MW: “Keep politics out of hardcore” is such an ironic statement. You can just tell how far removed the people that say that are from true hardcore fans. Anyone who knows the history would never say that. And what’s worse, they don’t want to hear an opinion that they disagree with. It’s probably someone that is still very new to the scene and are just taking it at face value. But yeah, it was pretty funny to see a statement like that. Pretty strange.
TM: It’s like…what the fuck did I write about if it’s not my opinions and feelings and my environment?
I feel like a lot of creatives are struggling during the pandemic with the fact that there is finally a chunk of time available to dive in on music, yet there’s so much turmoil going on in the world that focusing can be tough. Do you feel like the past few months have been a productive time for you creatively?
MW: So obviously Brandon and I live together, and I feel like he has been a lot more inspired musically, and that inspires me typically. There were a couple of weeks where he would write a song every other day. But I think it kind of comes in bursts of super productive moments, and then nothing. But I think it’s one of those things that like, you can’t force that either way. There are days that are productive and then days that really are not. Sometimes it’s the last thing I’m thinking about, and others it’s the only thing.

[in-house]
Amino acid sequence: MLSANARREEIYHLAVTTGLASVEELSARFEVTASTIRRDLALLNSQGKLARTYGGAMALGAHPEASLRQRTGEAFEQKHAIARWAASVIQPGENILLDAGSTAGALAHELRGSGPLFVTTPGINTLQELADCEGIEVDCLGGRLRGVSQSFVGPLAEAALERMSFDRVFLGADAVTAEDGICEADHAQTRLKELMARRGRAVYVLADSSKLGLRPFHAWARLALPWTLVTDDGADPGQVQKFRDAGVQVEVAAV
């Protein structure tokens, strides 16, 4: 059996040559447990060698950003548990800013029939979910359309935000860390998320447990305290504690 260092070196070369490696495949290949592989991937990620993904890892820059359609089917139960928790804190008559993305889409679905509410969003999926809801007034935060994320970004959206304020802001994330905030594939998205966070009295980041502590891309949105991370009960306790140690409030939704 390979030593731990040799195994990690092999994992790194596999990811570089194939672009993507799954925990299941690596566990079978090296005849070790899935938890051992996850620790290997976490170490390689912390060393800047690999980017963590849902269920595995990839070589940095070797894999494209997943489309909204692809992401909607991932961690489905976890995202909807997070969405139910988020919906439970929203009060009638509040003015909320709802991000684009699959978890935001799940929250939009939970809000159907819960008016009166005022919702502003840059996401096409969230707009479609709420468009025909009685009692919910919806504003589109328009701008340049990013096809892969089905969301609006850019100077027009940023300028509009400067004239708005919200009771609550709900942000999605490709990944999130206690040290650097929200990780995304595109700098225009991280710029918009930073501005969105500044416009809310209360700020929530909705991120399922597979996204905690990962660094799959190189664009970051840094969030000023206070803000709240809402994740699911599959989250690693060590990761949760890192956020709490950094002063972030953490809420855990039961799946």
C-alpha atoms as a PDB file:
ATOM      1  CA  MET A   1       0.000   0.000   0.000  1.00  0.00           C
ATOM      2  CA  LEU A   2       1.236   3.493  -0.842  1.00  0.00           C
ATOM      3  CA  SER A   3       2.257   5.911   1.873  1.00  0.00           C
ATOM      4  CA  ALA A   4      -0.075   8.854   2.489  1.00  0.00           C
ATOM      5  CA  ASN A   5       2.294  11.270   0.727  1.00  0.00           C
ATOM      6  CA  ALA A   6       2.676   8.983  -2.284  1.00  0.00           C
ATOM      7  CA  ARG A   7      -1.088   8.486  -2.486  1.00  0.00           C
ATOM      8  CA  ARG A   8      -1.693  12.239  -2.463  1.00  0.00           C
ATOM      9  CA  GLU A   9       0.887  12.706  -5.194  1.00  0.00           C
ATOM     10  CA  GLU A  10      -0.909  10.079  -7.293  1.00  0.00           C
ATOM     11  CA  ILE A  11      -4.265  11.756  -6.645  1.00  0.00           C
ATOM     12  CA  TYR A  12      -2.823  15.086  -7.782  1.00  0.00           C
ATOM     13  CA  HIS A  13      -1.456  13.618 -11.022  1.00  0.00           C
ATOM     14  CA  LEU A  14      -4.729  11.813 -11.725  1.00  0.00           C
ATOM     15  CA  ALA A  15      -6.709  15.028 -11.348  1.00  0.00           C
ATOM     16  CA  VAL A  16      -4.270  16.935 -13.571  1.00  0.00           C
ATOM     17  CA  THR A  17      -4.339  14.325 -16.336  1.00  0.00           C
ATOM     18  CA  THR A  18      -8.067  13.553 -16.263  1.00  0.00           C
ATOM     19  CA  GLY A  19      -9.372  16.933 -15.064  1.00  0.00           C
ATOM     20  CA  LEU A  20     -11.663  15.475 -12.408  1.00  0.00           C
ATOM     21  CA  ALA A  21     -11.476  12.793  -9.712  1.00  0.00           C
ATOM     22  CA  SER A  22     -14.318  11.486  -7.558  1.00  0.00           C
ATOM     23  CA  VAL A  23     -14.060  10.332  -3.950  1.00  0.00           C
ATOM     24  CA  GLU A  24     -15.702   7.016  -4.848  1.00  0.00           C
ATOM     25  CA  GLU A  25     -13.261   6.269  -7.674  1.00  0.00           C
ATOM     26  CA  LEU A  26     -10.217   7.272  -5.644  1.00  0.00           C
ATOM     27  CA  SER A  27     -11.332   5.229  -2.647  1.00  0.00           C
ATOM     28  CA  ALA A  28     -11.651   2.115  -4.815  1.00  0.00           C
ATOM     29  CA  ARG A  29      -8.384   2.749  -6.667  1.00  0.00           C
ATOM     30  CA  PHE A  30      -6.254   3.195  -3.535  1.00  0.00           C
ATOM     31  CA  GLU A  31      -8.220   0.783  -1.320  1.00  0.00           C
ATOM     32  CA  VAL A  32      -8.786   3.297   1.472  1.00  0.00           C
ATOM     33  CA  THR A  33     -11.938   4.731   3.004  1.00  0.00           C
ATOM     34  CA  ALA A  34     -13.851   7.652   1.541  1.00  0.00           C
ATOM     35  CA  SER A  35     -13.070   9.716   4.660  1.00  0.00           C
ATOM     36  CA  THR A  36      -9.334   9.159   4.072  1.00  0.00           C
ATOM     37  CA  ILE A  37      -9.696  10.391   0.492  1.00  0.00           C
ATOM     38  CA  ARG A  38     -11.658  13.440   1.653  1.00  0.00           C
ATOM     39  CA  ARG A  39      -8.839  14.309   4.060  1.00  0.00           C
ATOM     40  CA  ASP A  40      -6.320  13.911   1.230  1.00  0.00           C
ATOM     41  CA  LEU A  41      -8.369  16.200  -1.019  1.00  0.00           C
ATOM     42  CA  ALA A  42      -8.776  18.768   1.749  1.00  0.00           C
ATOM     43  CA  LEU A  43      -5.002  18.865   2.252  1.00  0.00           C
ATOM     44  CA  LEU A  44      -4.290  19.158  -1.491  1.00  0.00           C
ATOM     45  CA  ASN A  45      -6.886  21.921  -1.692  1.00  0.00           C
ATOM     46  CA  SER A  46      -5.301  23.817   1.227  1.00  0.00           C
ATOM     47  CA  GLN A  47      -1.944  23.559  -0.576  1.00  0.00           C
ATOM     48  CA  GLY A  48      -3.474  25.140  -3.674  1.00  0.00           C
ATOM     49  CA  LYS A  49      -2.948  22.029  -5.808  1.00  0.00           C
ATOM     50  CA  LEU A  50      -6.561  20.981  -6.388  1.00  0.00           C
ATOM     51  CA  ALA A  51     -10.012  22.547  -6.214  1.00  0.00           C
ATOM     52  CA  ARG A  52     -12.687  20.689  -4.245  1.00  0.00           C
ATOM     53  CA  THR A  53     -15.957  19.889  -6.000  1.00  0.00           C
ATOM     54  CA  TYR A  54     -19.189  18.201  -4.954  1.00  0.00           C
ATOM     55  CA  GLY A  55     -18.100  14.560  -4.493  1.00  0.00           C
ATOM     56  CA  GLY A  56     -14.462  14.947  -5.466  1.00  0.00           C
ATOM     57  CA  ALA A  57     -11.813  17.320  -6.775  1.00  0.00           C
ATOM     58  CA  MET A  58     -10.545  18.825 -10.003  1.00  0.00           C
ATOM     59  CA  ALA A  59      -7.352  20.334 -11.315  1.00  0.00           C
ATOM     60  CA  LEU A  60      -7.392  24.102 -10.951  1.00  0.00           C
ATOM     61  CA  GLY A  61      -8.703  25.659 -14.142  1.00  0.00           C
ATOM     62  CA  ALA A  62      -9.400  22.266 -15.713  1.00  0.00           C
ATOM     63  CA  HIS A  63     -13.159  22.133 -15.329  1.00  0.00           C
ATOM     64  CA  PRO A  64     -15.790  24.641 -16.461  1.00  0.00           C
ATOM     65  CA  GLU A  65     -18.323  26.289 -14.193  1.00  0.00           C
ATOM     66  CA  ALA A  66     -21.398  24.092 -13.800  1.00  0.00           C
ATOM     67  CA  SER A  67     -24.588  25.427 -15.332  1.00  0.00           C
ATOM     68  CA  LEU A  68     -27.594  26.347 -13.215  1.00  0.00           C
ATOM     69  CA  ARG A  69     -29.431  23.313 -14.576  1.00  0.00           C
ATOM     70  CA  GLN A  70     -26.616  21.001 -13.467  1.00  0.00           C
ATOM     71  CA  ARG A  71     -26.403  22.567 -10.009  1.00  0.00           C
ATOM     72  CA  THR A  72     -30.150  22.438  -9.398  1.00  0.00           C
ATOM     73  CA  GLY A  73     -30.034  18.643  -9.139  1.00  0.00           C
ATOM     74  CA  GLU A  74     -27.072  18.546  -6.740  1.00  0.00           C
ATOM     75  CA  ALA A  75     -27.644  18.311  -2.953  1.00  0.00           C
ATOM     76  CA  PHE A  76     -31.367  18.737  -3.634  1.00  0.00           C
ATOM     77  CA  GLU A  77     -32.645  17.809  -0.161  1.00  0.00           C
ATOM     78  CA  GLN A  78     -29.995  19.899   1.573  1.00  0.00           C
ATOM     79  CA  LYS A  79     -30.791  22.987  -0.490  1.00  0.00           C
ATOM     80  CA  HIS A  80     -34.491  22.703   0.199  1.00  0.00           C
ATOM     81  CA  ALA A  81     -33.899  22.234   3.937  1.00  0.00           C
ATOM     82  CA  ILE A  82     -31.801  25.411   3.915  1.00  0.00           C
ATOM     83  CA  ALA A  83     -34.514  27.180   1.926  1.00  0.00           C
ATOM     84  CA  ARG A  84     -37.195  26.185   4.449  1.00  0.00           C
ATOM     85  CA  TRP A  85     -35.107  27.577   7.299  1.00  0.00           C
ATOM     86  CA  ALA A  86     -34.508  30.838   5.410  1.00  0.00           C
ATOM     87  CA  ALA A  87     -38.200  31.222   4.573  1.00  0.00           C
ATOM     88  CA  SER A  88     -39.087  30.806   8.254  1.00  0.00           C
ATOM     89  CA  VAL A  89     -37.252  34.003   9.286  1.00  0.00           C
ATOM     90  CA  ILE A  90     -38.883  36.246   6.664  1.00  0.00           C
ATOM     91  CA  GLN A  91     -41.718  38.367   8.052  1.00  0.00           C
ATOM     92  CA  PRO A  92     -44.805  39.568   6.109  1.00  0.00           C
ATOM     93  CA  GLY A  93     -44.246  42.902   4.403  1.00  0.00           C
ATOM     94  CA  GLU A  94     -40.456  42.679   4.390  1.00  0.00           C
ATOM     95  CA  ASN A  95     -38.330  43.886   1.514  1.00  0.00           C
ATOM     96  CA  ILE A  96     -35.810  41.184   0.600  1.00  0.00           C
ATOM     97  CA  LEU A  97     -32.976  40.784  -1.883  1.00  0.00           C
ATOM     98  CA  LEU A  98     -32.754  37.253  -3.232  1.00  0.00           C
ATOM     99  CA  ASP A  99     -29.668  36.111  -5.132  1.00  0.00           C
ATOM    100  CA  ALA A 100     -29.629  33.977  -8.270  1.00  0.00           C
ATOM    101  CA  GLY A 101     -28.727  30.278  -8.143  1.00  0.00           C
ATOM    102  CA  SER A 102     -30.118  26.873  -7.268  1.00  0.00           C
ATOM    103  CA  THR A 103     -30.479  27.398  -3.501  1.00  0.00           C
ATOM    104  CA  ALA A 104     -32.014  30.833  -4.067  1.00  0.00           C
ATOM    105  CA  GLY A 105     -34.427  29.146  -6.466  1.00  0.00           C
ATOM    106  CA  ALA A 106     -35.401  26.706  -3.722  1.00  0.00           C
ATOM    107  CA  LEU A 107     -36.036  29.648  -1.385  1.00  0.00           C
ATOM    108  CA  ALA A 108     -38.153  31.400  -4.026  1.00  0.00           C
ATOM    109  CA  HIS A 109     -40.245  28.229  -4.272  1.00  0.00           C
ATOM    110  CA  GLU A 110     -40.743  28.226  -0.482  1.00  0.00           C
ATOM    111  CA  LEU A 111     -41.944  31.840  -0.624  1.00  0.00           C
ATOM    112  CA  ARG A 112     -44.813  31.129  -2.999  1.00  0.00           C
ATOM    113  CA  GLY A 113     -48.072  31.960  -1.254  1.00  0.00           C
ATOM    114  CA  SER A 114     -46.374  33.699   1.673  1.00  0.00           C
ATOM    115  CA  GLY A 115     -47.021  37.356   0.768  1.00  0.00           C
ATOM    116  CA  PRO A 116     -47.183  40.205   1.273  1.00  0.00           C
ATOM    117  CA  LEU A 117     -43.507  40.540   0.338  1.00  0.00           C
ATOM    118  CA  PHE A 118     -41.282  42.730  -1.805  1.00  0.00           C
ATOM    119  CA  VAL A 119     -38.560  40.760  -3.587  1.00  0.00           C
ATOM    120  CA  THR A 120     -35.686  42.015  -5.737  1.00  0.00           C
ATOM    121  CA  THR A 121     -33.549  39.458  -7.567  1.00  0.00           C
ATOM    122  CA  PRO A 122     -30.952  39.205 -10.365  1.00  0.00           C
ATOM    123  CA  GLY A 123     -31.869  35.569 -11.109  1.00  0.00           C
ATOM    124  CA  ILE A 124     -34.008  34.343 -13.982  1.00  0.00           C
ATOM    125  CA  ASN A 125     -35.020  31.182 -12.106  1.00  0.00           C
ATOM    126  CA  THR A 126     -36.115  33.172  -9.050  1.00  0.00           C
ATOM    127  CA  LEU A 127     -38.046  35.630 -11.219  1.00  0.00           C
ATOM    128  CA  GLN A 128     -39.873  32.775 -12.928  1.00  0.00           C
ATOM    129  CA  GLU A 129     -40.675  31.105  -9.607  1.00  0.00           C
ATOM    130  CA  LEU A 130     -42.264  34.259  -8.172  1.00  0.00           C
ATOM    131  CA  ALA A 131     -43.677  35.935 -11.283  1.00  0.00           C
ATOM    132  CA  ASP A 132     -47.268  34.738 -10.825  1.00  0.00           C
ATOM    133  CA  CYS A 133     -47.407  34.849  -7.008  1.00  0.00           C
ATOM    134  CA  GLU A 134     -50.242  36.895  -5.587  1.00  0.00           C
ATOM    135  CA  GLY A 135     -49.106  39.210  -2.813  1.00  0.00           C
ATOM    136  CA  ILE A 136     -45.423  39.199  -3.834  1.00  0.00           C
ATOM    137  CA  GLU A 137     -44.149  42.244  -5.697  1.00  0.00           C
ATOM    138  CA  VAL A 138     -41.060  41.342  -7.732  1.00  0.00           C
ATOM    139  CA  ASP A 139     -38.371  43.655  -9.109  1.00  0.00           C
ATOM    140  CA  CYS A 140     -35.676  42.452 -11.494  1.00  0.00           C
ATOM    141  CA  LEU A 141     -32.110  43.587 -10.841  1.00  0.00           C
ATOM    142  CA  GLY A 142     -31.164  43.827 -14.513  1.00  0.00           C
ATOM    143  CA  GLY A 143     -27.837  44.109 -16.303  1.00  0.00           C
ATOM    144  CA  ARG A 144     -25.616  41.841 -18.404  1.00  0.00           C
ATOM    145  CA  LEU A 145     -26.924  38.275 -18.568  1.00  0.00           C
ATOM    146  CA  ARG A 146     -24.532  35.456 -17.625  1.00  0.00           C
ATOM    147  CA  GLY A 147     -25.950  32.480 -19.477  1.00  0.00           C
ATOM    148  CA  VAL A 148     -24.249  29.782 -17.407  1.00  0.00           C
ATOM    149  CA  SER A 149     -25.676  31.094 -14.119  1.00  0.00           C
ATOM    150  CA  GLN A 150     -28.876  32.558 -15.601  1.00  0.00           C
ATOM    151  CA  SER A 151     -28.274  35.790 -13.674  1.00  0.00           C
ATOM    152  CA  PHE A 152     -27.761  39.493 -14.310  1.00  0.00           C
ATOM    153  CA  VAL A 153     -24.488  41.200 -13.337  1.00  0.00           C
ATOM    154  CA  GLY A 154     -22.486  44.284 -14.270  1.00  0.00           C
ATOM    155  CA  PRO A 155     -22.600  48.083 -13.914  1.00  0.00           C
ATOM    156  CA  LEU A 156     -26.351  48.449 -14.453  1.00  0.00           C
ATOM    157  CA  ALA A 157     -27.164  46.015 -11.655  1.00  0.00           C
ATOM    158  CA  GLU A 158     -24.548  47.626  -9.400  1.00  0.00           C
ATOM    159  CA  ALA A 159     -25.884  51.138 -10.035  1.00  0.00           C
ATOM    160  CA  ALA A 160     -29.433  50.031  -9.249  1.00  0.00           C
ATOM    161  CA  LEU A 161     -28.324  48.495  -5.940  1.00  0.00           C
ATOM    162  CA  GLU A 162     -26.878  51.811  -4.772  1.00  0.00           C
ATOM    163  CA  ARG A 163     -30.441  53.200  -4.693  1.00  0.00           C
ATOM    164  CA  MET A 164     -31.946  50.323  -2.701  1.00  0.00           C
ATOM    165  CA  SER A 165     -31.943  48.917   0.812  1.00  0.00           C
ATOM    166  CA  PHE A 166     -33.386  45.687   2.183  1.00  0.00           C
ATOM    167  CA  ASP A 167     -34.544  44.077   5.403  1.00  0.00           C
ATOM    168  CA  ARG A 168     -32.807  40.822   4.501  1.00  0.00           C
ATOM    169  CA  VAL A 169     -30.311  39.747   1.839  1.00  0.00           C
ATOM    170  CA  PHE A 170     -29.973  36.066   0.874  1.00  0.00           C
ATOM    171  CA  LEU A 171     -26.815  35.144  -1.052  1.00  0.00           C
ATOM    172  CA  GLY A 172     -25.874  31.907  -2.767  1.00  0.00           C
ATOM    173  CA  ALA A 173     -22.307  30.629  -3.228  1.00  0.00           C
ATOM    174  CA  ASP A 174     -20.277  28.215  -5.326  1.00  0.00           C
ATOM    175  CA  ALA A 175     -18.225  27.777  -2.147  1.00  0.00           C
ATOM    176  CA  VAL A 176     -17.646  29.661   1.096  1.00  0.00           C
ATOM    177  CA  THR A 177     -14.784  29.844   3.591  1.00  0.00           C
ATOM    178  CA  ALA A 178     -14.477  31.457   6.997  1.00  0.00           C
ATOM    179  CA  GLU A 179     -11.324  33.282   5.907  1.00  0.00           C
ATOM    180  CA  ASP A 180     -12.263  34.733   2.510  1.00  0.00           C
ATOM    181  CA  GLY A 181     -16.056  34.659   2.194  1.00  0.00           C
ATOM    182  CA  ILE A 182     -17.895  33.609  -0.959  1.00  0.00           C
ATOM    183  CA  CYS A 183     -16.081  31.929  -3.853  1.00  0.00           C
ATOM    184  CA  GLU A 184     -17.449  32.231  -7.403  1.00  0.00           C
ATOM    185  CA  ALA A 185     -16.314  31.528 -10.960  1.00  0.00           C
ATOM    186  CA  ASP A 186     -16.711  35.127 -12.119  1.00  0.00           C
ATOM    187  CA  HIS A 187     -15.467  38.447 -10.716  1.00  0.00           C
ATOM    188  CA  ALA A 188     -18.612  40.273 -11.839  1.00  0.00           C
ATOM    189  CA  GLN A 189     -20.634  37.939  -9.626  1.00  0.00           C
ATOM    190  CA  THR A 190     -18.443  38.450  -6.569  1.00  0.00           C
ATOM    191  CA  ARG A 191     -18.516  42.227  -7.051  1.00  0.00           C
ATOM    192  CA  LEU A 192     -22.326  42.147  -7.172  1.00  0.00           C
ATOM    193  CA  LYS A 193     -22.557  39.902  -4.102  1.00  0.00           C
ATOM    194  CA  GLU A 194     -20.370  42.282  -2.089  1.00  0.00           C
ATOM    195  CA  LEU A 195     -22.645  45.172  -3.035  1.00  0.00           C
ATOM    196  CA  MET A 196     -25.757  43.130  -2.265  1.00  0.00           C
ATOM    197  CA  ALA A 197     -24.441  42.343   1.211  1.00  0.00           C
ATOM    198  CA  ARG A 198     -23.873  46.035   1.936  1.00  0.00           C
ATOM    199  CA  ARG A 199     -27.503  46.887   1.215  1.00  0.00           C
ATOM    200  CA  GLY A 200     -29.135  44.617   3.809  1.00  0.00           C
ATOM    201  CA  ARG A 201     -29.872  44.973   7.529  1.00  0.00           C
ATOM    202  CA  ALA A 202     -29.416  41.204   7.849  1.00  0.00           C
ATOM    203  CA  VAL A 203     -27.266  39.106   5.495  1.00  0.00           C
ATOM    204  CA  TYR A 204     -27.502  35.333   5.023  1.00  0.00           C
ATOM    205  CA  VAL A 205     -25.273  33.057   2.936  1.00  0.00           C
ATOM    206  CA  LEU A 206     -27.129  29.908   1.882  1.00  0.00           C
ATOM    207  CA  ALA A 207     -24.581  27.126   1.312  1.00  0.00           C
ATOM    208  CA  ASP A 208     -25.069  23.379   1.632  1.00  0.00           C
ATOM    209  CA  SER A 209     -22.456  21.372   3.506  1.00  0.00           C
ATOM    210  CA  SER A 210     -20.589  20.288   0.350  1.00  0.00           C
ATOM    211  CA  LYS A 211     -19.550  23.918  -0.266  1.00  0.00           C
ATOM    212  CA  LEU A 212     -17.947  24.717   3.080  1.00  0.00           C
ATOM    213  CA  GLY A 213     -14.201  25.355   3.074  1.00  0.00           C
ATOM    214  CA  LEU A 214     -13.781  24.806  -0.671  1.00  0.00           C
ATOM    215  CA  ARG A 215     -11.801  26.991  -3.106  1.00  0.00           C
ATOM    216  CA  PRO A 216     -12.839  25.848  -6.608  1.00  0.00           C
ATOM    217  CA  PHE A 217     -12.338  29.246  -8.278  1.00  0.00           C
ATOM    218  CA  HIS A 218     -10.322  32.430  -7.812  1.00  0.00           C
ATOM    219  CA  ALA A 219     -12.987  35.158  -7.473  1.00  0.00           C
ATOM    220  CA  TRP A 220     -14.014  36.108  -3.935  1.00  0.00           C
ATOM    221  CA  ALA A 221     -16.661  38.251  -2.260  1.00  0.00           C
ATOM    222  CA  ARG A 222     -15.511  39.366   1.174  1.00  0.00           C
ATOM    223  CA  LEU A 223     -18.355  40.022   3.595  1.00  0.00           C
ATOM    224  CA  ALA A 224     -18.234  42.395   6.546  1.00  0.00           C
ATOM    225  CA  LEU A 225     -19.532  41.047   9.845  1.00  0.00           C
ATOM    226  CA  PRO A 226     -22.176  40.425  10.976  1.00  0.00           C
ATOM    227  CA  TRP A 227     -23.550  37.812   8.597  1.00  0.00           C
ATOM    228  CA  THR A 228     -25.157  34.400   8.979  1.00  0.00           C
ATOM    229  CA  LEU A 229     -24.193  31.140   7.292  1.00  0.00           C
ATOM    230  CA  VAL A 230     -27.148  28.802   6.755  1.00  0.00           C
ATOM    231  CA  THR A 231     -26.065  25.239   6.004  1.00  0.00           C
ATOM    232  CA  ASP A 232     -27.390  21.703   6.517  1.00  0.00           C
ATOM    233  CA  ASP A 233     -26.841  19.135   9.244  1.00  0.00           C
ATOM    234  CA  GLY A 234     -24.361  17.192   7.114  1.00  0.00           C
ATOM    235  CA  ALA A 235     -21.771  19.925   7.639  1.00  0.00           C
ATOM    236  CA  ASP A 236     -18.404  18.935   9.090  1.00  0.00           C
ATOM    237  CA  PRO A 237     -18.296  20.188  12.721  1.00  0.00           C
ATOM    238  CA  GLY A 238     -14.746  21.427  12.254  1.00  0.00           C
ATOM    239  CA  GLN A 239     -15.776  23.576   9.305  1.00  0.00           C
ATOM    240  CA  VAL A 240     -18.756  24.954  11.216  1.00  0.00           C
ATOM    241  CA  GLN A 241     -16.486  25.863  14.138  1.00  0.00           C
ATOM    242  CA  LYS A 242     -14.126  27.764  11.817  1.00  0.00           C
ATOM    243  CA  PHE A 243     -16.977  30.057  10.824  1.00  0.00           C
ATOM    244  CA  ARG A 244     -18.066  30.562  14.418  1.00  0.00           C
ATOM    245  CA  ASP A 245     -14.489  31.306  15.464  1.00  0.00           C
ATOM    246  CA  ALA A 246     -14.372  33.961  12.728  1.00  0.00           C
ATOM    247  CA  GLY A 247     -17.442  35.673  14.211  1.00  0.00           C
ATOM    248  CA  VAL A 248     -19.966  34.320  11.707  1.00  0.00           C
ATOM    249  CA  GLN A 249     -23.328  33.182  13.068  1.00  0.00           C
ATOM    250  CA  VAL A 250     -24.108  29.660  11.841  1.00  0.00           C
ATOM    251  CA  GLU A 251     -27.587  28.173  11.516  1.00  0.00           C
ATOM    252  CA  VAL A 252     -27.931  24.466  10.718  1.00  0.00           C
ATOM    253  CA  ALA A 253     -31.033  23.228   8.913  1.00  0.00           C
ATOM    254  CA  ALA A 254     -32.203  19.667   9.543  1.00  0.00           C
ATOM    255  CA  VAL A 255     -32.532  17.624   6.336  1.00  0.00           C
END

So have you been writing lyrics that are related to George Floyd or COVID?
TM: Yes. I started going down roads about police brutality and inequality or the rudiments of slavery that still exist — the prison system, that sort of thing. But also a lot of stuff related to pharmaceuticals, pill pushers, the world around us, but less of the typical “woe is me” stuff.
So once the veil gets lifted, will you be heading out for some extensive touring?
MW: We’re pretty much all on board with that, whenever the green light is there. It’s just a logistical thing at this point — if we could go out and do a full US tour tomorrow, I think we would all be ready to pack up and go. We all want to play these songs live and be back out. It’s just a waiting game.